Tristan Louis has created an insightful chart. He took the top 100 movie hits for 2011 (via gross income) and examined which are available for streaming and where. He compares Neflix, iTunes, Amazon, and Vudu (which I know very little about). The conclusions are indicative, I think, of studio strategy for their films. (There are more charts and analysis at the link.)
First, iTunes, Amazon, and Vudu are very similar. With one or two exceptions, they all have the same movies available and usually the same restrictions. Some films are available for purchase only, not online “rental”.
Second, Netflix is not a preferred outlet to see the big films. None of the top 25 are available, and only four of the top 100. (Strangely, of those four, three are not available to stream elsewhere. Exclusive deals?) The reason for this, I think, is obvious — studios want viewers to pay per movie. They don’t like the “all you can eat” viewing method, with one low monthly price, because they don’t get to exploit all the “value” from their films they can. Studios can block Netflix from streaming movies but not from them offering the discs.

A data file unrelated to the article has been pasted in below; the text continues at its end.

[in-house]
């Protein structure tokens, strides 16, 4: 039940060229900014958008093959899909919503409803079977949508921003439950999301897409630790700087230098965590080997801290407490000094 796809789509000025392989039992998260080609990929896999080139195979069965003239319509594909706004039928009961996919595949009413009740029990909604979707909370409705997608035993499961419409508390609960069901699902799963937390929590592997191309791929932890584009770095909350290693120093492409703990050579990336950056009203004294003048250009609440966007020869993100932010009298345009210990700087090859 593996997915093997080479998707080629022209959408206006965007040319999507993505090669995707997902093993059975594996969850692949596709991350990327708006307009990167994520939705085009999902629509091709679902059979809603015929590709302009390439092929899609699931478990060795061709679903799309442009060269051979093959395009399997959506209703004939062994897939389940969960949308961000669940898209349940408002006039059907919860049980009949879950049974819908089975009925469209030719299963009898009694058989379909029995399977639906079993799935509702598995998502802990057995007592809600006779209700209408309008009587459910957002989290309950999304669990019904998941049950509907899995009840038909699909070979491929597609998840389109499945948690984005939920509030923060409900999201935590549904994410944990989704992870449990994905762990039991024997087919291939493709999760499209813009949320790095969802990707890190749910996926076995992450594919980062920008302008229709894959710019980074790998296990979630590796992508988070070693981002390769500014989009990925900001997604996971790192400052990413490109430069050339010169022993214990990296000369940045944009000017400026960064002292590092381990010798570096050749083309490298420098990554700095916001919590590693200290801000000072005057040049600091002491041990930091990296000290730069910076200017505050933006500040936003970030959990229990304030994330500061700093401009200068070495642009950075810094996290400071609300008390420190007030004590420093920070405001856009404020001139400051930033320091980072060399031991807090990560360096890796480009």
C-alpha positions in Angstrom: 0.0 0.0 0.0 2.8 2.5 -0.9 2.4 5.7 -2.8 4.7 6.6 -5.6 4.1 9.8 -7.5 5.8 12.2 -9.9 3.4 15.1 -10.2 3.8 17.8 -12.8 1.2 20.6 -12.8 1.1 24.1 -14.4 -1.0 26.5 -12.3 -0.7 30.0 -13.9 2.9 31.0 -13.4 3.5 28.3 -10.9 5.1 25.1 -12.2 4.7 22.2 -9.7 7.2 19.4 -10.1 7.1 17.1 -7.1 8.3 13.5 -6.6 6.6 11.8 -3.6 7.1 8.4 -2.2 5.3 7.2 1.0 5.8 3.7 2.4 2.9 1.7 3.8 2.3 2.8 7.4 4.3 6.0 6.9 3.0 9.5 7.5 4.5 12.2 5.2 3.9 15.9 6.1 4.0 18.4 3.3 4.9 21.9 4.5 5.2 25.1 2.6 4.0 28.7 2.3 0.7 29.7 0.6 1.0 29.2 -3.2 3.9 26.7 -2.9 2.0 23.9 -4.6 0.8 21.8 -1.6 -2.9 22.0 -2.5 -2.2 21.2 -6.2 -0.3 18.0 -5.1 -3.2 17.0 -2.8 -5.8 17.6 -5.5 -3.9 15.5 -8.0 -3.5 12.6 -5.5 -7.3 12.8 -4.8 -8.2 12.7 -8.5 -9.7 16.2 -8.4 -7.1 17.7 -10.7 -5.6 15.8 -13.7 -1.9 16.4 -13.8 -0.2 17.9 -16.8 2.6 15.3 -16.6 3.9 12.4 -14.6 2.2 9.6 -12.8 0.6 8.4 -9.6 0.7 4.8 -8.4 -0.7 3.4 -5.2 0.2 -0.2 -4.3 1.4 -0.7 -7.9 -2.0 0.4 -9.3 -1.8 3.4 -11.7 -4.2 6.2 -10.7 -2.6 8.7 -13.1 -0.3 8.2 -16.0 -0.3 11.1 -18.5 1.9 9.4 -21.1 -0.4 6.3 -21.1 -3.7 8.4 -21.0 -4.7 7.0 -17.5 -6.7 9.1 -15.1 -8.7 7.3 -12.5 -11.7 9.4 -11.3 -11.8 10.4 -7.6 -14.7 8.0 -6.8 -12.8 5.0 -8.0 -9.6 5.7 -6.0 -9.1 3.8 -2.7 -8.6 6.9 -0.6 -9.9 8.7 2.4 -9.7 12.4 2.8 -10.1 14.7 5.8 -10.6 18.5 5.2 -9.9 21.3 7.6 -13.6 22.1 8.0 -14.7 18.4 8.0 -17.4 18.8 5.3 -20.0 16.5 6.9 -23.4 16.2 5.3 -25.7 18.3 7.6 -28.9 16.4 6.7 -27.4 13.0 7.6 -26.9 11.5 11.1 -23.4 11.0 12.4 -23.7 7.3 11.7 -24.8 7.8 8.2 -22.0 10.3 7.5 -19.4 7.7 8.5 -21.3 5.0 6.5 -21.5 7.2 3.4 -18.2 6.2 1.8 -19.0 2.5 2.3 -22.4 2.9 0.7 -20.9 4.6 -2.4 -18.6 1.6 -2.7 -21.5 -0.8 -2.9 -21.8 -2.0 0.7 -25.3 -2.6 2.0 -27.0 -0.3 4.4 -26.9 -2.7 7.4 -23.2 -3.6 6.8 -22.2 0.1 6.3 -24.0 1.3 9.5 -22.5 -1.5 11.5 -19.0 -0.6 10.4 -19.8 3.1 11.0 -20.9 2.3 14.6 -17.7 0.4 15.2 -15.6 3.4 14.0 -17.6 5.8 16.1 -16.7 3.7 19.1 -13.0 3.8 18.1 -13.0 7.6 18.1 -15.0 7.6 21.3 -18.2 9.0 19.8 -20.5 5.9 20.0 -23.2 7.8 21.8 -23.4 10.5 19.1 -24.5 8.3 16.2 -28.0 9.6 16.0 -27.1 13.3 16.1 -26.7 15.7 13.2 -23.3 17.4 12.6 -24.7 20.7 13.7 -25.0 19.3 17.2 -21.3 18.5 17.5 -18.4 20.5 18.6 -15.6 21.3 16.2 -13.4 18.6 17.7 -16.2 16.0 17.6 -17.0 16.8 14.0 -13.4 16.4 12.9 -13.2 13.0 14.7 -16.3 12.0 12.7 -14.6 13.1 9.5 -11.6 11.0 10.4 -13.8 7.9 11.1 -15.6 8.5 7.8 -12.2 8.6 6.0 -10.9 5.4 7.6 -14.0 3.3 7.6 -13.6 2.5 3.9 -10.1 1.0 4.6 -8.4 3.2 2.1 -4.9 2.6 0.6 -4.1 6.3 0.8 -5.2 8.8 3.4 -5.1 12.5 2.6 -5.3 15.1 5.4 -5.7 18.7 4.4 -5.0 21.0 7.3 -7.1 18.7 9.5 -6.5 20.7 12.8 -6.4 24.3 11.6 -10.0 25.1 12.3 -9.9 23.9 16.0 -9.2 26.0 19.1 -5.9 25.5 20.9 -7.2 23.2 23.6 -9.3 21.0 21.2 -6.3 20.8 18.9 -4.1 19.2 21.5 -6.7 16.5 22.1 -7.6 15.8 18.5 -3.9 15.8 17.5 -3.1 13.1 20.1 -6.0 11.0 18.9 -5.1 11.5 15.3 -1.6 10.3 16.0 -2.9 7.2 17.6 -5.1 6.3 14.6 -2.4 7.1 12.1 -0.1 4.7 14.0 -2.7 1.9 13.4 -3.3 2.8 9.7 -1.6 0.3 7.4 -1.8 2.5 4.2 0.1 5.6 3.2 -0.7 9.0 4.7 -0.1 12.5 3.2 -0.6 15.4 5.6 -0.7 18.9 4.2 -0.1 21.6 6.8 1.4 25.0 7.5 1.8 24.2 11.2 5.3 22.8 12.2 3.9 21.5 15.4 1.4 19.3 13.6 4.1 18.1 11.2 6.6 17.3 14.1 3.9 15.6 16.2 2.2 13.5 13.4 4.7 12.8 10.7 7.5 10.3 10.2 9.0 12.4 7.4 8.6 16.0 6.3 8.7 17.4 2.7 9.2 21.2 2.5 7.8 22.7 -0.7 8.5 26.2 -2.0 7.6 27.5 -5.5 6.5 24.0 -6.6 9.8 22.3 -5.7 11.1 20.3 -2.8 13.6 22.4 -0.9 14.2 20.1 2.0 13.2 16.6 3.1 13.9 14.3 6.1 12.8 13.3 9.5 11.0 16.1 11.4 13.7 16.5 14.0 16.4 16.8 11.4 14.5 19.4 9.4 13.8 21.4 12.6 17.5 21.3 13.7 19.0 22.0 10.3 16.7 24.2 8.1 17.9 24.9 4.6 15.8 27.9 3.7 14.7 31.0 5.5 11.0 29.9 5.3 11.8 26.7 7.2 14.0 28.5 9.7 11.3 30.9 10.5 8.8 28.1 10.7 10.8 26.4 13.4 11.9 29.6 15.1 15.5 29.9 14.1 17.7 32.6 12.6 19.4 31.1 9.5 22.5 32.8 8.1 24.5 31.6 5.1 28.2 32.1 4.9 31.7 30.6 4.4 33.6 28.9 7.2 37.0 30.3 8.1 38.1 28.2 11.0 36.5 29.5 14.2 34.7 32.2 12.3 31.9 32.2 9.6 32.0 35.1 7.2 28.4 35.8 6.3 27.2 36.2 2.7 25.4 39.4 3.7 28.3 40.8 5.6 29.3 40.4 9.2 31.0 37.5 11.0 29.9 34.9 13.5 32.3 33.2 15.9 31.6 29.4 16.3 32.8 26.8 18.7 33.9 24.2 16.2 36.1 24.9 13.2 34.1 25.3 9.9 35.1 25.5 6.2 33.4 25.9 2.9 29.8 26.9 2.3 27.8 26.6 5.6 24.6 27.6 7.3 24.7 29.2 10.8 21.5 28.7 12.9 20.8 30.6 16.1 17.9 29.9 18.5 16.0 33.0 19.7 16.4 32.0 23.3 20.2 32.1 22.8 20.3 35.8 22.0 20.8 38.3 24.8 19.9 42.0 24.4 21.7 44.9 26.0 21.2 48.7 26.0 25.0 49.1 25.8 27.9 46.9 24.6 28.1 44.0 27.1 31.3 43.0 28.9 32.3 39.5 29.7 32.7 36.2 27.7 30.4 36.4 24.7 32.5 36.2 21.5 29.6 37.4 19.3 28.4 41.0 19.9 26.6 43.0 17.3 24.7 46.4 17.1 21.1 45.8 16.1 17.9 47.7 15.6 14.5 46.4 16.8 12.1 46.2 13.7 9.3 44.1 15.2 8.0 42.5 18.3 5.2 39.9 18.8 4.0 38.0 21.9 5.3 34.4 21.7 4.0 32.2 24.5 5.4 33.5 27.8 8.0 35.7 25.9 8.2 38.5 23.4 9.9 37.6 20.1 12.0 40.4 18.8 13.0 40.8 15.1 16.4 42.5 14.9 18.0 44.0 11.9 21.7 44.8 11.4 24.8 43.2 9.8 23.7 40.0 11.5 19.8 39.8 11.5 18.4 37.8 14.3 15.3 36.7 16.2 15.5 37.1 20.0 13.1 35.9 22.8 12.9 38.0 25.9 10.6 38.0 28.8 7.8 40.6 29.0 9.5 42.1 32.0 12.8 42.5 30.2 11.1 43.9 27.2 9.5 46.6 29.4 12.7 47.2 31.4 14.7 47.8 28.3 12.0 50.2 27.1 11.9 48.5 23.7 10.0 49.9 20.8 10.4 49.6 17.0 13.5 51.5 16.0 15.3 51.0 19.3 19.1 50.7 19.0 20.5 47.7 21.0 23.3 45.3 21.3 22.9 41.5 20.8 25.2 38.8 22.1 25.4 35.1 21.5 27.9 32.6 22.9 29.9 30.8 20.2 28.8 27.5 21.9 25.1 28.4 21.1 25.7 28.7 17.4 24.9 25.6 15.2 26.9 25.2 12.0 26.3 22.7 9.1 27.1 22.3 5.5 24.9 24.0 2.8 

Last, DVD is still the way to go. The films that aren’t there will be soon, since some of them are still playing in theaters. Whether that reflects studio preference (they want to sell product, not make movies available digitally) or customer desire (I’d rather “own” something than have to watch can-be-jittery films over an internet connection, and streaming can eat up bandwidth if your account is limited, and $3.99 to watch a film only once seems high to me when I’m providing the venue) or both, I don’t know.
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